In an age over-saturated with slick American teen drama series with a supernatural theme – many still characterised by the enduring influence of BUFFY and all of them hoping to be as long running as SUPERNATURAL – HEARTLESS is a distinctively Danish take on the form. Played commendably straight and without the smart-arse, self-aware humour that tends to dominate its U.S. equivalents, it’s an absorbing, if sometimes ponderous, eight-episode serial that has scope for further seasons.
In the early going of episode one, we witness photogenic teen twins Sofie (Julie Zangenberg) and Sebastian (Sebastian Jessen) luring and feeding in an almost vampiric fashion from an unfortunate young man in a nightclub who, as a result of their necessary act, promptly bursts into flames. The siblings have to feed on the life force of other people in order to survive and fatal consequences result if their feeding reaches a certain level. Sebastian, the more sensitive of the duo, wrestles with his own conscience of their activities, and together the twins set out to find out who and what they really are. They revisit the orphanage from which they originally ran away as infants, and discover that their mother attended an ultra-strict, rural boarding school. Joining as second year students, they learn about the dark history of the school itself – with the sadistic modern hierarchy carrying on old traditions of persecution and torture - and its inextricable links to their own bloodline.
Shot in muted tones and colours with the central school permanently enshrouded by mist, HEARTLESS is an atmospheric series built around a premise that inevitably echoes significant earlier American genre works. Sebastian (who tortuously reins in his need to feed wherever possible) gets the come-on from various girls at the school but his perfectly normal lustiness blurs with the unavoidable needs of his monstrous self when aroused, a la CAT PEOPLE. (The notion of a tortured, handsome male lead unable to fulfil romantic relationships due to the threat he poses, is of course, a throwback to BUFFY and ANGEL). The concept of family members with a desperate compulsion to feed on humans and a peculiarly incestuous relationship with each other has echoes of Stephen King’s far sillier SLEEPWALKERS. There are also CARRIE-inspired sub-plots involving the telekinetic powers of key secondary characters.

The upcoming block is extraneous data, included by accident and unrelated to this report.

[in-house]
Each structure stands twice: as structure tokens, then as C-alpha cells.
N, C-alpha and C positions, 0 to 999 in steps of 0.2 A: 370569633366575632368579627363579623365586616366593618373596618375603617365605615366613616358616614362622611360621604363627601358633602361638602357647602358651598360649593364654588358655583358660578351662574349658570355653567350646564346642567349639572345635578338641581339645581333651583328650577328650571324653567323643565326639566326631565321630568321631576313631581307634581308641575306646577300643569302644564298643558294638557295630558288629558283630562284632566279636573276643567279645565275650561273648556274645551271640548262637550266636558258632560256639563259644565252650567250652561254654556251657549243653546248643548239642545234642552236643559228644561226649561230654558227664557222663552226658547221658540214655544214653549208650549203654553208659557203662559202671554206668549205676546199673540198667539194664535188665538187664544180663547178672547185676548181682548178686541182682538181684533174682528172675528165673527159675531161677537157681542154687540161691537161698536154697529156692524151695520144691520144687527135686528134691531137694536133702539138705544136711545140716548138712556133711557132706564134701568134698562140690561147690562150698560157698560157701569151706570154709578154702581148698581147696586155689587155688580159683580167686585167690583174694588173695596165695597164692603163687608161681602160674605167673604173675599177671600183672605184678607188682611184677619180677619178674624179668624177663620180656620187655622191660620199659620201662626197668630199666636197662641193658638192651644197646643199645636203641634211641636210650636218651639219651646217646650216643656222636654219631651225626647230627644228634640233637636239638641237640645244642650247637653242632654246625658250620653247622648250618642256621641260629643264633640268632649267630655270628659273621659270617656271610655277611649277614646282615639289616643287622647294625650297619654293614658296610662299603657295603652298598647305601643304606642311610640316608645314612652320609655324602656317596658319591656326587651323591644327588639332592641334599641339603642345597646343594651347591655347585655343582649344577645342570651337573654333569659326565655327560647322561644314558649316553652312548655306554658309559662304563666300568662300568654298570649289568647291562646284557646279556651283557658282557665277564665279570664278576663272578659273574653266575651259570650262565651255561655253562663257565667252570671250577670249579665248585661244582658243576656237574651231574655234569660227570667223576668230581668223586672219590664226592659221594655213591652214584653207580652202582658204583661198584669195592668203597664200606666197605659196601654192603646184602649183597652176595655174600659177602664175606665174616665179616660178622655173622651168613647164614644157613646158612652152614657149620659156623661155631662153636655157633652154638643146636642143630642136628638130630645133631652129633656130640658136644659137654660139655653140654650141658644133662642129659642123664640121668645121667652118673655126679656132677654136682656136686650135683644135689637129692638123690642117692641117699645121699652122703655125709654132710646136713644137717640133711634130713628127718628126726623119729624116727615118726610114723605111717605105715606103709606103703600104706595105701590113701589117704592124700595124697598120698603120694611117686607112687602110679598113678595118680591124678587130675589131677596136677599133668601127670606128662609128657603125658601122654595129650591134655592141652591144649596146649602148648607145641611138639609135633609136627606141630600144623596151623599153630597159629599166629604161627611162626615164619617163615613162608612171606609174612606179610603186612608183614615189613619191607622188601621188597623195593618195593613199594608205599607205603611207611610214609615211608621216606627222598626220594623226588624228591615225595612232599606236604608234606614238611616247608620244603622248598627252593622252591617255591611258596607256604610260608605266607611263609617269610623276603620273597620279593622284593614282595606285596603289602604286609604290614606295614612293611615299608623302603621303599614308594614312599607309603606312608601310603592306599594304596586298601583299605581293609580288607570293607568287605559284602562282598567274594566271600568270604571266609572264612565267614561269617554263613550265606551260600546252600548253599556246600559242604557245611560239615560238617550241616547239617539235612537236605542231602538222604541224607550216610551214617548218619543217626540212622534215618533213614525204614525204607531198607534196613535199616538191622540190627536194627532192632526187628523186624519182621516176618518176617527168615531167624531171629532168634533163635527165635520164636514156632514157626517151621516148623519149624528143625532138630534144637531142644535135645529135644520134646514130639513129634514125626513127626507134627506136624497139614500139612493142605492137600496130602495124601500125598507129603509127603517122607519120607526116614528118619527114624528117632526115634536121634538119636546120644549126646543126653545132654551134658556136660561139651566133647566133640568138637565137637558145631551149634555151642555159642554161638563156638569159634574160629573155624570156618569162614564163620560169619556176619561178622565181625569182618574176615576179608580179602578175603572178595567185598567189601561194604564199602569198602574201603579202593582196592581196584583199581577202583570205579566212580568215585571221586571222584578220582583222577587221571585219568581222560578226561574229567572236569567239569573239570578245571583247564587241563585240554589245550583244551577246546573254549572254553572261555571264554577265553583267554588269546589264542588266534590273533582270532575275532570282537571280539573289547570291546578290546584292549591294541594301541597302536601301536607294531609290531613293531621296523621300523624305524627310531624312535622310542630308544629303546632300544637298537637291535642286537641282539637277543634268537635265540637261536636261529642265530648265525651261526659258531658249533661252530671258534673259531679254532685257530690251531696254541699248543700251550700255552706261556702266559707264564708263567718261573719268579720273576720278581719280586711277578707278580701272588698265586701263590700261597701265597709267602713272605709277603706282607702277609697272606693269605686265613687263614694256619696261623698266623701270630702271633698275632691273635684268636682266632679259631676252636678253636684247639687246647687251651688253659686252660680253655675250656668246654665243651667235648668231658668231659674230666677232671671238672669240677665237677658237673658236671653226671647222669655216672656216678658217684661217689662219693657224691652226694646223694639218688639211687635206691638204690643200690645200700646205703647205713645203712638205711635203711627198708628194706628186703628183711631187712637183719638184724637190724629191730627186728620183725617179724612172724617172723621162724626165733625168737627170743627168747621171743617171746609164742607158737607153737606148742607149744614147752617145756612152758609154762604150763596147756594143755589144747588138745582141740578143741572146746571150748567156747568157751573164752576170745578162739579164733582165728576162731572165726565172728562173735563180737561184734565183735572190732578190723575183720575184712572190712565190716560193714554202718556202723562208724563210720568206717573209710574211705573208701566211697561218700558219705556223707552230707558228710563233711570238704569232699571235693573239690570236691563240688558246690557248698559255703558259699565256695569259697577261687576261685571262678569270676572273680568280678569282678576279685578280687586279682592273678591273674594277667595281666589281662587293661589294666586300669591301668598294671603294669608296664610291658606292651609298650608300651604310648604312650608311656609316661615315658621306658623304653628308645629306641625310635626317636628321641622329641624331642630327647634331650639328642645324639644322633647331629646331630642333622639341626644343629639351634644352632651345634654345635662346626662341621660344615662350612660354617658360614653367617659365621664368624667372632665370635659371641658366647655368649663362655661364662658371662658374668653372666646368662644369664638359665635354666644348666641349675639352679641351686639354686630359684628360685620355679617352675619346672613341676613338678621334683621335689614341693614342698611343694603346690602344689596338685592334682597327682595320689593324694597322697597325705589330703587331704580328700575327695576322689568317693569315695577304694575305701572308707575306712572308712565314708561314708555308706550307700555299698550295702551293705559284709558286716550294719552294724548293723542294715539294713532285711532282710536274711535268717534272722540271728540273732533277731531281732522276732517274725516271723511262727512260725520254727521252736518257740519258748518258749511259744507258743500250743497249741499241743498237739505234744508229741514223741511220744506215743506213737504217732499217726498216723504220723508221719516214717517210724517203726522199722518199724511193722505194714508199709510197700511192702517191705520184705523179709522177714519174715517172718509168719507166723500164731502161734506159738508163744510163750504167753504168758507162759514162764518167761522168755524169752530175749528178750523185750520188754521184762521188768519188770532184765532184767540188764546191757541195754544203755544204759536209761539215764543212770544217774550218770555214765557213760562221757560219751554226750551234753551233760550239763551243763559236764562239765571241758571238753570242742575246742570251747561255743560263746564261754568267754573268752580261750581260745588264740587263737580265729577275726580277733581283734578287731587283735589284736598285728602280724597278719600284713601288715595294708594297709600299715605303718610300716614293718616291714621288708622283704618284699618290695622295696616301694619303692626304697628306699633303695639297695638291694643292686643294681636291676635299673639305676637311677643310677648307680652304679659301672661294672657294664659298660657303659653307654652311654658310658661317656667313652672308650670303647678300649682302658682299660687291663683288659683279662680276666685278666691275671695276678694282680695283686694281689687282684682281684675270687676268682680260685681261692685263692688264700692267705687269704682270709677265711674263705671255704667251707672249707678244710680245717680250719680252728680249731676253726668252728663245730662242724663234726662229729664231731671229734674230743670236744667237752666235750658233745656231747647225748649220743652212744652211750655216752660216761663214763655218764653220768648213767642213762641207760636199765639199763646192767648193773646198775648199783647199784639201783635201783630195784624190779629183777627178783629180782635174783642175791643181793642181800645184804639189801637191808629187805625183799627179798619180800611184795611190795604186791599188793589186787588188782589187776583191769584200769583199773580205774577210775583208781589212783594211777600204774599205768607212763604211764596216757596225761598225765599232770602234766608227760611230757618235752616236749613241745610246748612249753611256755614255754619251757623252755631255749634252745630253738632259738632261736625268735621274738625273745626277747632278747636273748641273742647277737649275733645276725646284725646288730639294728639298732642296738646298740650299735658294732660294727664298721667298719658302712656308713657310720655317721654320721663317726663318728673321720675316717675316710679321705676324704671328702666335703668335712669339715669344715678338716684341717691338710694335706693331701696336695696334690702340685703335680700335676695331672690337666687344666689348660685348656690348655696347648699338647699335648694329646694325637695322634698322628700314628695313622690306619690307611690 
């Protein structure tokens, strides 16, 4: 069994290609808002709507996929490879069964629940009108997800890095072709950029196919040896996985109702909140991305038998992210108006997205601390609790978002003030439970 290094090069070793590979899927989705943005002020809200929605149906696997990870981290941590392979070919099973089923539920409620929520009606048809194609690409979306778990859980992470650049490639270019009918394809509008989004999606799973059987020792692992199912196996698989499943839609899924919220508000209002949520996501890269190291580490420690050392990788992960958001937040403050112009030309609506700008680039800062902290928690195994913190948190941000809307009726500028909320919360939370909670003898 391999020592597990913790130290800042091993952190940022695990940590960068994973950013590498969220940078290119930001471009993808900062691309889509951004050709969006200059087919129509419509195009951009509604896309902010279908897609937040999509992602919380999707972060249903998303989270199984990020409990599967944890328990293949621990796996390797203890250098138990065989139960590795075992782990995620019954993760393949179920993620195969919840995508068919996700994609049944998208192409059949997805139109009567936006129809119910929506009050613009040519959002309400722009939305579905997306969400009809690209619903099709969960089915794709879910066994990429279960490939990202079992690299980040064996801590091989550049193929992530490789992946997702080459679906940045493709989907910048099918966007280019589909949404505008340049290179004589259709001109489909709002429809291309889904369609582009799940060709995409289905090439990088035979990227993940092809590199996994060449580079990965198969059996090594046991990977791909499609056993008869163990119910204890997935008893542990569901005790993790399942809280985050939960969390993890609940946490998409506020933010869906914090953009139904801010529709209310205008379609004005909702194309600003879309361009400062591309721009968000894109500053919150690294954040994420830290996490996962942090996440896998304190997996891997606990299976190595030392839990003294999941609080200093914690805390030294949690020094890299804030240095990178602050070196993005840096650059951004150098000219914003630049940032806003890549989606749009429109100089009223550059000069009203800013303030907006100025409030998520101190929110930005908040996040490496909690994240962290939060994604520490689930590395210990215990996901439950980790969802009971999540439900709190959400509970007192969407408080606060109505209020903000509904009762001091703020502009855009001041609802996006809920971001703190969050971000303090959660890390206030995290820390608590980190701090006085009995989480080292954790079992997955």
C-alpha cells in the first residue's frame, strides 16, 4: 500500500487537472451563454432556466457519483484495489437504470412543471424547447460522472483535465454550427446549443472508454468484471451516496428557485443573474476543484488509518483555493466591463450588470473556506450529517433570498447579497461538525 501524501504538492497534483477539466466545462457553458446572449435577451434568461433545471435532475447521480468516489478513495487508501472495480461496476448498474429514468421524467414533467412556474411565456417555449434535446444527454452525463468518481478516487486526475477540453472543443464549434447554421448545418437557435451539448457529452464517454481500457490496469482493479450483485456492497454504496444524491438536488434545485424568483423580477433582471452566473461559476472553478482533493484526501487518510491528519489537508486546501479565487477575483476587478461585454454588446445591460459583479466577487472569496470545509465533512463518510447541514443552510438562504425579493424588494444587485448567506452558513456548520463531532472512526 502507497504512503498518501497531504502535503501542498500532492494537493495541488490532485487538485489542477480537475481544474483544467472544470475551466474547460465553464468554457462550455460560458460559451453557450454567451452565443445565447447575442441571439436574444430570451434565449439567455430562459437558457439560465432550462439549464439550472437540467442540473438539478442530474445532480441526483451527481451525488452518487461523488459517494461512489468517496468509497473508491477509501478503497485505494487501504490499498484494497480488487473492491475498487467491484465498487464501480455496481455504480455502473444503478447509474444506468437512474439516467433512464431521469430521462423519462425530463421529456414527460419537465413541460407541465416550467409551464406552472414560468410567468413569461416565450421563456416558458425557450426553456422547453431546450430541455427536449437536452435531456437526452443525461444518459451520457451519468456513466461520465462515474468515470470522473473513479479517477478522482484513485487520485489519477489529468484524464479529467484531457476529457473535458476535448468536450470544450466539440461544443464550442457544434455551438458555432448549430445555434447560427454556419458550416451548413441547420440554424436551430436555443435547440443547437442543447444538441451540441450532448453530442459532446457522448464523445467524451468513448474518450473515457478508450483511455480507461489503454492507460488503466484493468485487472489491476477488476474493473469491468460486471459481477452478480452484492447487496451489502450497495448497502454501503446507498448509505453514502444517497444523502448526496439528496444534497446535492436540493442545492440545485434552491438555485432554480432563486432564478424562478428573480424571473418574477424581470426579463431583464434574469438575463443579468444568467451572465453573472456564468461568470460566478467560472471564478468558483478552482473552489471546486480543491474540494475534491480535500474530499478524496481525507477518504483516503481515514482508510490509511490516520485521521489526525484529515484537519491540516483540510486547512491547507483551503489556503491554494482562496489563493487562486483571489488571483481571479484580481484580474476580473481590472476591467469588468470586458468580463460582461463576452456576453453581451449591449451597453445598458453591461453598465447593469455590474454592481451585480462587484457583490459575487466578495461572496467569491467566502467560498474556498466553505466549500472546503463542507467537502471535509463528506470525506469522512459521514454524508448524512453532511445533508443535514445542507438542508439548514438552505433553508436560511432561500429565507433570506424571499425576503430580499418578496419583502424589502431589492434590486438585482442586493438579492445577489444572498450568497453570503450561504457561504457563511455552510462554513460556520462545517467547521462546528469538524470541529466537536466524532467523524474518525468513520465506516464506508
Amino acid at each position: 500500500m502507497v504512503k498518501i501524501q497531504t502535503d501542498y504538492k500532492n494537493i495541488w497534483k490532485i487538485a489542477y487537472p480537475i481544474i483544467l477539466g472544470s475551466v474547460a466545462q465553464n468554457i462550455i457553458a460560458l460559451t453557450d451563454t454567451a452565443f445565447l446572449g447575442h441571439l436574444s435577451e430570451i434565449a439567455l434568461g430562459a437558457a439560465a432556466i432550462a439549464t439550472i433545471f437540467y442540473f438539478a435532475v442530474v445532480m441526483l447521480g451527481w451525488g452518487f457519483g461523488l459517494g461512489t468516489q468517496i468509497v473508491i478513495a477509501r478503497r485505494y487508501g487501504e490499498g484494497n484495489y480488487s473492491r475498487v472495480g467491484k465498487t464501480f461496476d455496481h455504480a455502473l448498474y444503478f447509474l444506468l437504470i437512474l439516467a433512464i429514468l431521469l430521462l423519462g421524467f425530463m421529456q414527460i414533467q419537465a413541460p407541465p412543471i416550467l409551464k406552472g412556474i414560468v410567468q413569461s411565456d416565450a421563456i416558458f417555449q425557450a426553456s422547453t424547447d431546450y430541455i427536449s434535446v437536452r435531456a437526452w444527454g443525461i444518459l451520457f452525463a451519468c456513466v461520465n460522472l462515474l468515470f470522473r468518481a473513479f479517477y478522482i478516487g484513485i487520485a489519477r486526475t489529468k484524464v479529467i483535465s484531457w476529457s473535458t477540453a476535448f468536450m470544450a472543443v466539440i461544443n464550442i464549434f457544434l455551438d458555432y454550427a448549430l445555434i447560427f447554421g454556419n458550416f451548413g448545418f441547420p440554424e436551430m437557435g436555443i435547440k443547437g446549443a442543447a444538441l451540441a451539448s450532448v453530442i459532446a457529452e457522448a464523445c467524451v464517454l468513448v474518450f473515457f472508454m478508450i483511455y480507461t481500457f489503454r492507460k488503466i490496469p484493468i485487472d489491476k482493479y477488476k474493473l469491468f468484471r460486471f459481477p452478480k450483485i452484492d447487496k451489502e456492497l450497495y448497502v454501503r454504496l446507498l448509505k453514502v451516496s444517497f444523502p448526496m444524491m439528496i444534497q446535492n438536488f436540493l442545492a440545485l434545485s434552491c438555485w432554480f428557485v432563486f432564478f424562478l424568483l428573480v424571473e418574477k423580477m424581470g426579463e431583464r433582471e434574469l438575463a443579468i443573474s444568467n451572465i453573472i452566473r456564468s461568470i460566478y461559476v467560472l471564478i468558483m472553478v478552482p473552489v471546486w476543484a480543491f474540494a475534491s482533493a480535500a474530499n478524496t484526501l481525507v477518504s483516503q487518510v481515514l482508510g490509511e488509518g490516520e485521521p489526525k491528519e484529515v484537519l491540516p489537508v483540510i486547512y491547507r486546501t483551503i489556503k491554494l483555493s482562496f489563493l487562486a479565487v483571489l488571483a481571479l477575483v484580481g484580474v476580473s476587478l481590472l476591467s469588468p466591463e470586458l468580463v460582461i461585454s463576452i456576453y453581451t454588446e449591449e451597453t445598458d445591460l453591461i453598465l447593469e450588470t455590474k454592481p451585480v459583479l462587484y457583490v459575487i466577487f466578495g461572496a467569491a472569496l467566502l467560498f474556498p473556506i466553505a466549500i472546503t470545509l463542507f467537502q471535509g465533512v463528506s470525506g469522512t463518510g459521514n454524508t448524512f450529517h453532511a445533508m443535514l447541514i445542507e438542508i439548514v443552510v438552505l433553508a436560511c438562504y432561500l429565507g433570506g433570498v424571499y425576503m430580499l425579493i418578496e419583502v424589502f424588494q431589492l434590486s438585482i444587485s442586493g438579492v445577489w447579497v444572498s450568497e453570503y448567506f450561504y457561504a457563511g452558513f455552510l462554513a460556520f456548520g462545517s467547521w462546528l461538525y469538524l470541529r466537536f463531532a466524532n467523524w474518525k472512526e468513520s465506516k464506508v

It could very easily be reincarnated as a generic, slick U.S. series, but the execution here is very Scandinavian. The tone is sombre and understated, with an underlying erotic charge and a real effort to minimise FX and melodrama in favour of a realistic approach to the potentially outlandish material. The backstory, including flashbacks to 17th century witch-hunts linked to the school principal’s three daughters, is effectively integrated into the contemporary narrative, and the performances are strong all round: the two leads are striking. For those that crave such things, there are occasional intrusions of predictably bad CGI fire and some fleeting, gratuitous shower-room nudity, but HEARTLESS has a beguiling style of its own, even when retreading age-old plot threads like the old “Only love can break the curse…” chestnut that we have seen in sundry earlier genre projects.
INTERVIEWS, FILM, BLU-RAY, DVD AND BOOK REVIEWS
DVD REVIEW – SOUTHBOUND – ****
Directed by Roxanne Benjamin, David Bruckner, Patrick Hovarth, Radio Silence. Starring Chad Villela, Matt Bettinelli-Olpin, Kristina Pesic, Fabianne Therese, Hannah marks, Anessa Ramsey, Mather Zickel, Larry Fessenden. USA 2015 85 mins Certificate: 18
Released on DVD / Blu-Ray from Studio Canal 8th August 2016